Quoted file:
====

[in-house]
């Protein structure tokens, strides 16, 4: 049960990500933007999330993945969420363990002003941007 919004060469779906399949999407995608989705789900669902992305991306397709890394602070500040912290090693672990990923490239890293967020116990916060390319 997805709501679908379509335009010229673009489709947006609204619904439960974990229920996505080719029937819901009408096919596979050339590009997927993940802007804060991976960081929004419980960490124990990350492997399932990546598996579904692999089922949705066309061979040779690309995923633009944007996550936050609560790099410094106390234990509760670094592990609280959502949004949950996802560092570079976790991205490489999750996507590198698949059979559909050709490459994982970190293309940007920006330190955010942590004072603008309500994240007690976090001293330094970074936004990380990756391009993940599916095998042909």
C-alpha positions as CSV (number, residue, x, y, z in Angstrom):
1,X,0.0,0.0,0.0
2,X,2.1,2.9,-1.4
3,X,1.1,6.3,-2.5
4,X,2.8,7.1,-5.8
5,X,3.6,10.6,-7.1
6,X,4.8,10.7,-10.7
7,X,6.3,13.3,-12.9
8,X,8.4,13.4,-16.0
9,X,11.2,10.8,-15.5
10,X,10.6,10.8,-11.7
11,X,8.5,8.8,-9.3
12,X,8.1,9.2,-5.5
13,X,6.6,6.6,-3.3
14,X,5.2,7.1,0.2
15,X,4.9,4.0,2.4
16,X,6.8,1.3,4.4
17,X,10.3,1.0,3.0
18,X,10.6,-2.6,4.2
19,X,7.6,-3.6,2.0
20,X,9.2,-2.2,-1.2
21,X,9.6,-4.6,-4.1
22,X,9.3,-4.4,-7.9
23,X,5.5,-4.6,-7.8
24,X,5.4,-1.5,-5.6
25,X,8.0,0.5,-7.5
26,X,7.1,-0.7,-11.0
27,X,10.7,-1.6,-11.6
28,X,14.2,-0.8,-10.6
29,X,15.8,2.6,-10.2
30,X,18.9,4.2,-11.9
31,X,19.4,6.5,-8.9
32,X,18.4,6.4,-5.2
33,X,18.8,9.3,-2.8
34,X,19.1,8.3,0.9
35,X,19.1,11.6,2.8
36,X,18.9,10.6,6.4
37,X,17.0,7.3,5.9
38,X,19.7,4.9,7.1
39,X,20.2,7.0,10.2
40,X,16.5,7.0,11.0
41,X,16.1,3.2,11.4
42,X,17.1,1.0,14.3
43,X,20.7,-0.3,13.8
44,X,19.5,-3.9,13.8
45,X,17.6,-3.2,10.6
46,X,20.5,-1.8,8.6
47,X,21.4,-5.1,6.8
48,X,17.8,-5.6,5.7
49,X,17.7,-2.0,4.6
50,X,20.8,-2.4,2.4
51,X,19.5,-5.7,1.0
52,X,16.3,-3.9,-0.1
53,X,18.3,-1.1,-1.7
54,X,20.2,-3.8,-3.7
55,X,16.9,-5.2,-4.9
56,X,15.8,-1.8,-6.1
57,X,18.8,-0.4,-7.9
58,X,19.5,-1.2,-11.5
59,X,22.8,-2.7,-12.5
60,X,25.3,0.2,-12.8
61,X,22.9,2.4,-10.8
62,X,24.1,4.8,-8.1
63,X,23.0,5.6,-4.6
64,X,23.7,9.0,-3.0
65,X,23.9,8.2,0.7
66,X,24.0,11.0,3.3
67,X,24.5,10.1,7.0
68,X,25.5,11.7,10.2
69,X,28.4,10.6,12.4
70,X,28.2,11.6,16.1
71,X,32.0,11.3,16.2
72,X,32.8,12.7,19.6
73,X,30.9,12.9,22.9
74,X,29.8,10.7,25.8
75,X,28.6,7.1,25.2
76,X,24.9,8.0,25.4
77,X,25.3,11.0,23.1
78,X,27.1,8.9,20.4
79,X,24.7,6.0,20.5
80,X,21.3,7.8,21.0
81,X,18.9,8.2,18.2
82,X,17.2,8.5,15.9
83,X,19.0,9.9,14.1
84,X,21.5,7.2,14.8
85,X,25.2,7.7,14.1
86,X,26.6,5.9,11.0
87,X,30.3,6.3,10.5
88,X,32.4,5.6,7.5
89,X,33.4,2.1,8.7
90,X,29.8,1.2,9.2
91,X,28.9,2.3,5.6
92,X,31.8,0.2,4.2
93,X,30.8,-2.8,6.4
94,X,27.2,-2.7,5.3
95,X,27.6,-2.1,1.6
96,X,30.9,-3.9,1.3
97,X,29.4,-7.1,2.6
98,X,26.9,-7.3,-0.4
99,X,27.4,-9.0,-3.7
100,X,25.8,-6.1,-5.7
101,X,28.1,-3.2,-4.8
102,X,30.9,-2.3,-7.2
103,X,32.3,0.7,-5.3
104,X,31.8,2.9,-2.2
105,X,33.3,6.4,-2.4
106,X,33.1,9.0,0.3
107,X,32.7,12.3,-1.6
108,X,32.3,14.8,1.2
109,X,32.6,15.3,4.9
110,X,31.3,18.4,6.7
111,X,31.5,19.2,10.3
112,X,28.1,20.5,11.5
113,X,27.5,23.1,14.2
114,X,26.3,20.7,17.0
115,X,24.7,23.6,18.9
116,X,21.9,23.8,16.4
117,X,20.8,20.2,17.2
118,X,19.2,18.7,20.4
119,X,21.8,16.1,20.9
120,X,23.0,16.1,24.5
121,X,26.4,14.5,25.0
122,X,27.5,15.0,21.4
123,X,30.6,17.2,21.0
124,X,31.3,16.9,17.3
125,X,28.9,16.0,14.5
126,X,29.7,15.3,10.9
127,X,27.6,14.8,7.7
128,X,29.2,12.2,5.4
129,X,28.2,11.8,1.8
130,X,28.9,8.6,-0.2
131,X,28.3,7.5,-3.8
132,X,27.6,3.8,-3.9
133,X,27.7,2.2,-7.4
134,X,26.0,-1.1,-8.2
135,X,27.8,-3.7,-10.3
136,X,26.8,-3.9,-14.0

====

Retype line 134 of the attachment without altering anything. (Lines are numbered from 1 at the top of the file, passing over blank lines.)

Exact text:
131,X,28.3,7.5,-3.8